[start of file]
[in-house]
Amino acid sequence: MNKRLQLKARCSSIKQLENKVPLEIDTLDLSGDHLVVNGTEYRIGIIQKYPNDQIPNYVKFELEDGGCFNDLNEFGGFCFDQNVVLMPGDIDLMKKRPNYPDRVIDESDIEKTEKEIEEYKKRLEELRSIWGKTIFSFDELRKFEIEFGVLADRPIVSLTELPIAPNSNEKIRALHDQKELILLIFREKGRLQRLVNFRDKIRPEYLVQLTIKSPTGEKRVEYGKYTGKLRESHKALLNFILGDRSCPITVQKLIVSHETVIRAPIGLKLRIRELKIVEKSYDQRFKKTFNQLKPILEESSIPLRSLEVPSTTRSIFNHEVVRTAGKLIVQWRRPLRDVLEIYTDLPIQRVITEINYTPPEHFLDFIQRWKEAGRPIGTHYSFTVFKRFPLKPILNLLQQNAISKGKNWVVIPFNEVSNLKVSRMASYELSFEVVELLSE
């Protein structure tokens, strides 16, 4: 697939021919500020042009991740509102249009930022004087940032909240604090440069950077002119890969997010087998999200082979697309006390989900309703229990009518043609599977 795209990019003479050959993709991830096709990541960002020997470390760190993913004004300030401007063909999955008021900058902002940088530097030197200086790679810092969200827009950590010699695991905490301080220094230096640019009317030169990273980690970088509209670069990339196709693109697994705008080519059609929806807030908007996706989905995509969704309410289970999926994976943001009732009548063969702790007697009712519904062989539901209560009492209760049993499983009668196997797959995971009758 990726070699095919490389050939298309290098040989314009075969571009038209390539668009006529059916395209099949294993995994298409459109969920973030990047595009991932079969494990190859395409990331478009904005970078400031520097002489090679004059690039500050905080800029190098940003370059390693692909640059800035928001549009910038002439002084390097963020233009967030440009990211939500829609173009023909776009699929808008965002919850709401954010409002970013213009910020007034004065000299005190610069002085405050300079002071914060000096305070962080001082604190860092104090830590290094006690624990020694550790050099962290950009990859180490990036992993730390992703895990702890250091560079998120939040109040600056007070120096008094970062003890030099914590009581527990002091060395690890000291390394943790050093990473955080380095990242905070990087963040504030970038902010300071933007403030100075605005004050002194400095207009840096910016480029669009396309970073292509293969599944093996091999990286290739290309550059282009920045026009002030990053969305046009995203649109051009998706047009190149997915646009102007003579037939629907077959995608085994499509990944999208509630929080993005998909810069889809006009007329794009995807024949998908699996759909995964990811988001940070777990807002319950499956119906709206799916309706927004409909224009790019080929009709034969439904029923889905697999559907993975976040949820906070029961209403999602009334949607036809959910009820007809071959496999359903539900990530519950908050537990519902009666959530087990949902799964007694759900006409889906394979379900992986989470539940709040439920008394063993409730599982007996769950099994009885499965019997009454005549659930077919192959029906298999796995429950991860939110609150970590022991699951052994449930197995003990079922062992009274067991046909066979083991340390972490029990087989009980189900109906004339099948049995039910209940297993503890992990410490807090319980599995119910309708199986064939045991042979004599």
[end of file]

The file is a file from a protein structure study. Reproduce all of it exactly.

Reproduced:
[in-house]
Amino acid sequence: MNKRLQLKARCSSIKQLENKVPLEIDTLDLSGDHLVVNGTEYRIGIIQKYPNDQIPNYVKFELEDGGCFNDLNEFGGFCFDQNVVLMPGDIDLMKKRPNYPDRVIDESDIEKTEKEIEEYKKRLEELRSIWGKTIFSFDELRKFEIEFGVLADRPIVSLTELPIAPNSNEKIRALHDQKELILLIFREKGRLQRLVNFRDKIRPEYLVQLTIKSPTGEKRVEYGKYTGKLRESHKALLNFILGDRSCPITVQKLIVSHETVIRAPIGLKLRIRELKIVEKSYDQRFKKTFNQLKPILEESSIPLRSLEVPSTTRSIFNHEVVRTAGKLIVQWRRPLRDVLEIYTDLPIQRVITEINYTPPEHFLDFIQRWKEAGRPIGTHYSFTVFKRFPLKPILNLLQQNAISKGKNWVVIPFNEVSNLKVSRMASYELSFEVVELLSE
């Protein structure tokens, strides 16, 4: 697939021919500020042009991740509102249009930022004087940032909240604090440069950077002119890969997010087998999200082979697309006390989900309703229990009518043609599977 795209990019003479050959993709991830096709990541960002020997470390760190993913004004300030401007063909999955008021900058902002940088530097030197200086790679810092969200827009950590010699695991905490301080220094230096640019009317030169990273980690970088509209670069990339196709693109697994705008080519059609929806807030908007996706989905995509969704309410289970999926994976943001009732009548063969702790007697009712519904062989539901209560009492209760049993499983009668196997797959995971009758 990726070699095919490389050939298309290098040989314009075969571009038209390539668009006529059916395209099949294993995994298409459109969920973030990047595009991932079969494990190859395409990331478009904005970078400031520097002489090679004059690039500050905080800029190098940003370059390693692909640059800035928001549009910038002439002084390097963020233009967030440009990211939500829609173009023909776009699929808008965002919850709401954010409002970013213009910020007034004065000299005190610069002085405050300079002071914060000096305070962080001082604190860092104090830590290094006690624990020694550790050099962290950009990859180490990036992993730390992703895990702890250091560079998120939040109040600056007070120096008094970062003890030099914590009581527990002091060395690890000291390394943790050093990473955080380095990242905070990087963040504030970038902010300071933007403030100075605005004050002194400095207009840096910016480029669009396309970073292509293969599944093996091999990286290739290309550059282009920045026009002030990053969305046009995203649109051009998706047009190149997915646009102007003579037939629907077959995608085994499509990944999208509630929080993005998909810069889809006009007329794009995807024949998908699996759909995964990811988001940070777990807002319950499956119906709206799916309706927004409909224009790019080929009709034969439904029923889905697999559907993975976040949820906070029961209403999602009334949607036809959910009820007809071959496999359903539900990530519950908050537990519902009666959530087990949902799964007694759900006409889906394979379900992986989470539940709040439920008394063993409730599982007996769950099994009885499965019997009454005549659930077919192959029906298999796995429950991860939110609150970590022991699951052994449930197995003990079922062992009274067991046909066979083991340390972490029990087989009980189900109906004339099948049995039910209940297993503890992990410490807090319980599995119910309708199986064939045991042979004599």